An anonymous reader writes: Author: David A. Karp
Format: Paperback, 641 pages
Publisher: O'Reilly Media, Inc. (January 4, 2008)
Review by James Pyles
December 27, 2007
To read all the buzz on the Internet, there are a lot of people who are annoyed with Windows Vista just now. My son is a Marine serving in Iraq and the last day he was home, we bought him a laptop with Windows Vista installed so he could have a means of communication once he was deployed. Since then, he's been calling periodically asking what he can do to "fix" it. His latest outcry was to ask for a copy of Windows XP so he could "repair" his problems. I thought about that this morning as I picked up my review copy of Karp's book and wondered if the answer to these sorts of problems, (and my son isn't the only one complaining) could be found between the covers of Windows Vista Annoyances. Let's find out.
The back cover's summary seems to indicate that the book is designed more to "enhance" the Vista experience than to actually fix any of its (perceived) flaws. Still, I proceeded hopefully. I think the problem might be Redmond's attempt at making an operating system that "solves" all of the usability problems the average end user has complained about over the years. I suspect that the effort has gone horribly wrong, but then I use Ubuntu as my home desktop and Windows XP Pro at work and I'm used to and like both of them.
The "annoying" side of Vista (at least from the writer's and probably Microsoft's point of view) might be just that too much about the interface has changed and people can't leverage their Windows XP (or horrors, Windows 98) skill sets to get around the UI and do what they want to do. Also, with millions of lines of code, despite Redmond's best efforts, I don't doubt that bugs exist in the first edition and have continued to persist after the first service pack (see Chapter 6, the "Green Ribbon of Death"...just when you thought that blue screens were bad enough).
The entire purpose of this book isn't to declare Windows Vista a ghastly failure, but to offer solutions to the many difficulties that users seem to experience when trying to use Vista. I tried to shake the sense of impending doom and take at least a neutral if not optimistic stance about this review and Vista, but the first sentence of the first chapter seemed to seal my fate: "Windows Vista is like a papaya: sleek on the outside, but a big mess on the inside." Oh well, there goes the neighborhood.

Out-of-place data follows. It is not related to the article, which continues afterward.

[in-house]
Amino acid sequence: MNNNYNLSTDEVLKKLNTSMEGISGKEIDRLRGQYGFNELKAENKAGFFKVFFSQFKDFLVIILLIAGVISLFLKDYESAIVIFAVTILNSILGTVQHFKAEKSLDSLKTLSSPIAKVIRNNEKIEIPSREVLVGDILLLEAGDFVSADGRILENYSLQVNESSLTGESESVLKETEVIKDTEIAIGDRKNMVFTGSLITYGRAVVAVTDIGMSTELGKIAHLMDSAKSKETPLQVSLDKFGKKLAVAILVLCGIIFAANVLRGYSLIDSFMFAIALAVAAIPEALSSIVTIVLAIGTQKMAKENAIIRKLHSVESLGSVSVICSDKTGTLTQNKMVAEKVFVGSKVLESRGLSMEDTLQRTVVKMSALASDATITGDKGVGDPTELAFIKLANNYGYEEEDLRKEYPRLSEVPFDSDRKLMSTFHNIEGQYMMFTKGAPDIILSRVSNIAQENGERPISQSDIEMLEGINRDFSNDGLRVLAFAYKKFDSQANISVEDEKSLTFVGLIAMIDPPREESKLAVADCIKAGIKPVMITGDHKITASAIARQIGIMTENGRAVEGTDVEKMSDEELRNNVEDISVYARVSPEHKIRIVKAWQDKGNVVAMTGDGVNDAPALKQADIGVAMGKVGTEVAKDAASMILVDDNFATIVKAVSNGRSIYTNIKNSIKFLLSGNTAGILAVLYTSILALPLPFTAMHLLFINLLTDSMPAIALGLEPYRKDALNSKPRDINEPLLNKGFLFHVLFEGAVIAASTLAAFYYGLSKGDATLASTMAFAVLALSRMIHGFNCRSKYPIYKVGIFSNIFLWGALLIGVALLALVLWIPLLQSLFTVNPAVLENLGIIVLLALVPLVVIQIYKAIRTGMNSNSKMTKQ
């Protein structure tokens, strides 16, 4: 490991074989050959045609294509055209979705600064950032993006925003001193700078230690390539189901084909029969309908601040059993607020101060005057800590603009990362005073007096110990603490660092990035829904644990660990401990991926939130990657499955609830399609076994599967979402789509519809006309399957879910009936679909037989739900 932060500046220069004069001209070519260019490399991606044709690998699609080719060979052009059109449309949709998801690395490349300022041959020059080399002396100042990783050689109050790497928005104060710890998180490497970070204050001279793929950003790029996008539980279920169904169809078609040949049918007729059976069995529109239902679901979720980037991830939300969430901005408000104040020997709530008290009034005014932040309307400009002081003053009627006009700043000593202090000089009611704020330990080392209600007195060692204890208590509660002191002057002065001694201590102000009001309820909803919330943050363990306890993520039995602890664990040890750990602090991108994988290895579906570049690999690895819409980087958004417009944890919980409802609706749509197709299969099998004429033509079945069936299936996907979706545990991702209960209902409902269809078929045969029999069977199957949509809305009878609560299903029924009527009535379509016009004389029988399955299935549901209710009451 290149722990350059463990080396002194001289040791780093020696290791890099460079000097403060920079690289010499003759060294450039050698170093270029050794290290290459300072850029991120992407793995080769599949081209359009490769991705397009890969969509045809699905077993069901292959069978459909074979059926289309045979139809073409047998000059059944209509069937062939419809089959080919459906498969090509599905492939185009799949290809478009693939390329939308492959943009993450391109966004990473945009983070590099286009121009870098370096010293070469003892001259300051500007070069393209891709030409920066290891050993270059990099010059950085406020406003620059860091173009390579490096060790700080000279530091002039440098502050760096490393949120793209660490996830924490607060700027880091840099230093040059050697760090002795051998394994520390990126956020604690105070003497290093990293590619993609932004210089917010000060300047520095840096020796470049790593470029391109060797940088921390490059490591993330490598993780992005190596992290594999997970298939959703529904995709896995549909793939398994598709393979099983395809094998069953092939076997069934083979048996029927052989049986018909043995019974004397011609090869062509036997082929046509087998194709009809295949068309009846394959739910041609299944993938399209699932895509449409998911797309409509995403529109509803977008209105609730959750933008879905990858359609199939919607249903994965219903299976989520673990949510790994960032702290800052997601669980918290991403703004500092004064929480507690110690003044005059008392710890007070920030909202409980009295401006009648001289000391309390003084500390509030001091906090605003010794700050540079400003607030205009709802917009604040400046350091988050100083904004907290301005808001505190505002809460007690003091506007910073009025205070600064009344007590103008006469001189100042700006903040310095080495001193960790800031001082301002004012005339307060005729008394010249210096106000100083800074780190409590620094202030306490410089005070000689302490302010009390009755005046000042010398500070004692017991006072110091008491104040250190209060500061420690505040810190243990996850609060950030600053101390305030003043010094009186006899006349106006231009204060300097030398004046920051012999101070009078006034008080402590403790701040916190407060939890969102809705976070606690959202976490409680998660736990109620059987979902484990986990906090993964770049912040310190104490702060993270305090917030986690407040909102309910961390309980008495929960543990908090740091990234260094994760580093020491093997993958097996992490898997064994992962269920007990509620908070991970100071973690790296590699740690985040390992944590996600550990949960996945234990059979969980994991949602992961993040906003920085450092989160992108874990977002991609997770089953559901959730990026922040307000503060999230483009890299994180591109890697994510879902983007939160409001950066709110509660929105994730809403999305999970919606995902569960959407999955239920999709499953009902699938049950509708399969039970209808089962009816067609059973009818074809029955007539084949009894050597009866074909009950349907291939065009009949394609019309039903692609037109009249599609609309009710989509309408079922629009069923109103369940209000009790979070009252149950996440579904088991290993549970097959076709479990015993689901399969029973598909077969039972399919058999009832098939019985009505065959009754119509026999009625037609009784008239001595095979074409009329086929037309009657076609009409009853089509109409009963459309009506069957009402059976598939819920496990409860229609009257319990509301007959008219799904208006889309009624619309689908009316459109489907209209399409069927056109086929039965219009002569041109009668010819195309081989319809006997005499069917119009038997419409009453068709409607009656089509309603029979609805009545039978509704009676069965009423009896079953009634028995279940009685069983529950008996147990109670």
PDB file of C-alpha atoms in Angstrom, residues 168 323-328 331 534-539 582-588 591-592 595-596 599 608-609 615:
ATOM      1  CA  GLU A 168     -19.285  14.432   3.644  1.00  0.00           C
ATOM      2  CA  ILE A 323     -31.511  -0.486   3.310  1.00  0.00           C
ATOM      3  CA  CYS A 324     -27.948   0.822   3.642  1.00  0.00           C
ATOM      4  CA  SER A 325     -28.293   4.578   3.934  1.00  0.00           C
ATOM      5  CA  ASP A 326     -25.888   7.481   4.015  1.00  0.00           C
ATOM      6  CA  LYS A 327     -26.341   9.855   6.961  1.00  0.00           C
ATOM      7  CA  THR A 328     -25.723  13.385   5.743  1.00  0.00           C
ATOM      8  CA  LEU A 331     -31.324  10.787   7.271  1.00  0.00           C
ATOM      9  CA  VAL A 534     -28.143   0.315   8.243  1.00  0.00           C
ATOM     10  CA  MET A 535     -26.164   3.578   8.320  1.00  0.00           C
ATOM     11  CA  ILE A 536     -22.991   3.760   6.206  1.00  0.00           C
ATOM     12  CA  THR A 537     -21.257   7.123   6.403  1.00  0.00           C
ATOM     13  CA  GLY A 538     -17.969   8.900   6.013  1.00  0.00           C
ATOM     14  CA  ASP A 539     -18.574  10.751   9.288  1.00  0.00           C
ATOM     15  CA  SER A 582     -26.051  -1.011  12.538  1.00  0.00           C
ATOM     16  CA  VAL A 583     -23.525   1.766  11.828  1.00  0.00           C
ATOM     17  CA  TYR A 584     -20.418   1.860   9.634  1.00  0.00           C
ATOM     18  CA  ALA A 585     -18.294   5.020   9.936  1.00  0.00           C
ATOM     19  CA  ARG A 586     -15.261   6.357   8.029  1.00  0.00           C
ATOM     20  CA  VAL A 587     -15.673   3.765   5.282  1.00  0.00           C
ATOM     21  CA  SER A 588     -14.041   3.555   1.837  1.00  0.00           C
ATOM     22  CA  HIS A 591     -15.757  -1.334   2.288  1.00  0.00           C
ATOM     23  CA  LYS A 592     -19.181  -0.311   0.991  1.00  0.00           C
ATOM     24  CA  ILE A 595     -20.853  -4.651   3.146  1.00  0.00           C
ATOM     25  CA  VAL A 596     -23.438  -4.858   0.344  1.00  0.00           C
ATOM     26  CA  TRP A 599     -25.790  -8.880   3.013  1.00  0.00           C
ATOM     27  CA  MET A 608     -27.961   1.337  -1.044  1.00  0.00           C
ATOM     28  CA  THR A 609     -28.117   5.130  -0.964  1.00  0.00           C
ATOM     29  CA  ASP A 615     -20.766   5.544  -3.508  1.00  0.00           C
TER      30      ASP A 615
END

The author goes on to say (in so many words) that the book exists because Vista is the current operating system being offered by the world's largest software company and like it or not, we'll all (or almost all) end up using it (once Microsoft pulls support for XP as it has for previous versions of Windows). Karp isn't a total naysayer, though and does outline the pluses of Vista as well as the minuses.
Chapter 1 goes into how to perform a clean install of Vista as well as creating a dual-boot system. That's probably helpful for some of us but the vast majority of people who find Vista annoying are people who either bought their PCs with Vista "pre-installed" or people using Vista in a work environment (for or against their will). Time to move on to actually using the thing.
True to the book's subtitle "Tips, Secrets, and Solutions", this book is a collection of tasks designed to try and correct the pain-in-the-neck operations of an out-of-the-box Vista. I tried to temper my view of Vista as I was reading by making sure that O'Reilly actually has an "annoyances" series of books and that the title wasn't unique to Windows Vista. I did indeed find a series of "annoyances" published by O'Reilly including books addressing Windows XP, Access, PowerPoint, Excel, Word, and so on. I began to feel like another victim of the "negative hype" focused on Vista. On the other hand, I remember that all the "negative buzz" about Windows XP died down after the first service pack was released. That hasn't happened with Vista.
The good news is that David Karp does list a wide variety of Vista annoyances and their solutions and workarounds so that you, as the owner or user of Windows Vista, can tweak your system and try to get it to go more effectively. While the book is reasonably technical, I can only hope that a companion book called "Windows Vista Annoyances for Geeks" will soon be available for IT administrators and technicians that will need to support these systems in the work environment where end users won't be willing or able to touch the system configurations (there is such a book for Windows XP).
The bad news is that there just seems to be so many "annoyances" associated with Vista, that those people who have elected to use it and the many more who will eventually be compelled to use it will have their work cut out for them to make Windows Vista more usable. How ironic that the Microsoft operating system that was designed to make computing easier and more usable has had the opposite effect. If Windows Vista is in your present or future, I'd suggest getting Karp's book along with David Pogue's Windows Vista: The Missing Manual to augment your Vista experience and hopefully develop it into something positive. I think I'll mail my son these books and if need be, a copy of Windows XP should Karp and Pogue fail to solve my son's "annoyances".